Coronavirus cases and deaths still high, but start to drop

Coronavirus cases and deaths still high, but start to drop
Coronavirus cases and deaths still high, but start to drop

The number of new Coronavirus cases and deaths in the United States have slowed in recent days, just as more states are beginning to take steps to re-open businesses shuttered by the virus outbreak, but thousands of Americans are still dying as the death toll went over 83,000 on Wednesday.

A seven day average of the number of new Coronavirus deaths in the U.S. has started to fall in recent days, as so far there has been no explosion of virus cases since states began taking steps to re-open shuttered businesses, even as the death toll keeps climbing, now at over 83,000 Americans.

"There's hopeful signs," said former FDA Commissioner Scott Gottlieb in testimony Wednesday before a special House panel on the virus. "We see hospitalizations and new cases going down nationally."

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"So we're seeing signs of a slowing epidemic nationally," Gottlieb added.

After the 7-day national average of deaths seemed to plateau around 1,800 per day last week, that average has now come down to 1,436 - the lowest point in a month.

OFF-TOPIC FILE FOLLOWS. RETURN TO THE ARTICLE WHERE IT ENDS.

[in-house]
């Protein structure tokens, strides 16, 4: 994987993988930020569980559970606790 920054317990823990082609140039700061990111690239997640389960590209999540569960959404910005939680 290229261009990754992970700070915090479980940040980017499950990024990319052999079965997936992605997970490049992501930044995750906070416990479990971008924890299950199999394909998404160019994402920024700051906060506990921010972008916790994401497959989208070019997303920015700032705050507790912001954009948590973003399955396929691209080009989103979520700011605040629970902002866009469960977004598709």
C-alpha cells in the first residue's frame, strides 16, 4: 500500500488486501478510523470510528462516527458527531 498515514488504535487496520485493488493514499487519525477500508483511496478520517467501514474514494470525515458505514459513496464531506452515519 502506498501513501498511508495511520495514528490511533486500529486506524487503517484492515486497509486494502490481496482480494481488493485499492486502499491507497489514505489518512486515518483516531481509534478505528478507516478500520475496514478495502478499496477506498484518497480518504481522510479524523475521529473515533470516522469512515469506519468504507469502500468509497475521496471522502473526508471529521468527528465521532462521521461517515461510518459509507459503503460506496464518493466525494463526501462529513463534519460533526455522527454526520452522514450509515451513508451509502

One reason for the drop in deaths nationally has been the improving Coronavirus situation in New York, where deaths were down to 166 on Wednesday, continuing a decline from just short of 800 a day several weeks ago.

"These are not numbers, these are families," said New York Gov. Andrew Cuomo on Wednesday. "They're fathers and mothers and brothers and sisters."

New Jersey reported the most deaths in the U.S. on Wednesday with 197, followed by Illinois, which had its deadliest day yet from the virus outbreak, at 191 deaths.

Massachusetts reported 174 deaths on Wednesday, with Pennsylvania at 137.

After generating over a third of all deaths on some individual days in April, New York was just over 10 percent on Wednesday.

But the problem is deaths have grown in other states.

Back at the White House, the President again pressed governors to re-open their states, especially pushing for schools to be back in session.

"I think they should open the schools, absolutely," Mr. Trump told reporters, as he argued that young people are not impacted as seriously by the virus. "I don’t consider our country coming back if the schools are closed."

The President was then asked about Dr. Anthony Fauci, the top U.S. expert on infectious disease, who has become even more of a lightning rod within the GOP in recent days, as GOP lawmakers say Fauci is holding back Mr. Trump's efforts to open businesses.

“Look, he wants to play all sides of the equation,” the President, with a note of derision in his voice.

A day earlier at a Senate hearing, Fauci had urged caution when talking about re-opening schools in the fall - and the President did not like that.

"To me, it's not an acceptable answer," President Trump said.

“We’re opening our country. People want it open. The schools are going to be open,” Mr. Trump told reporters.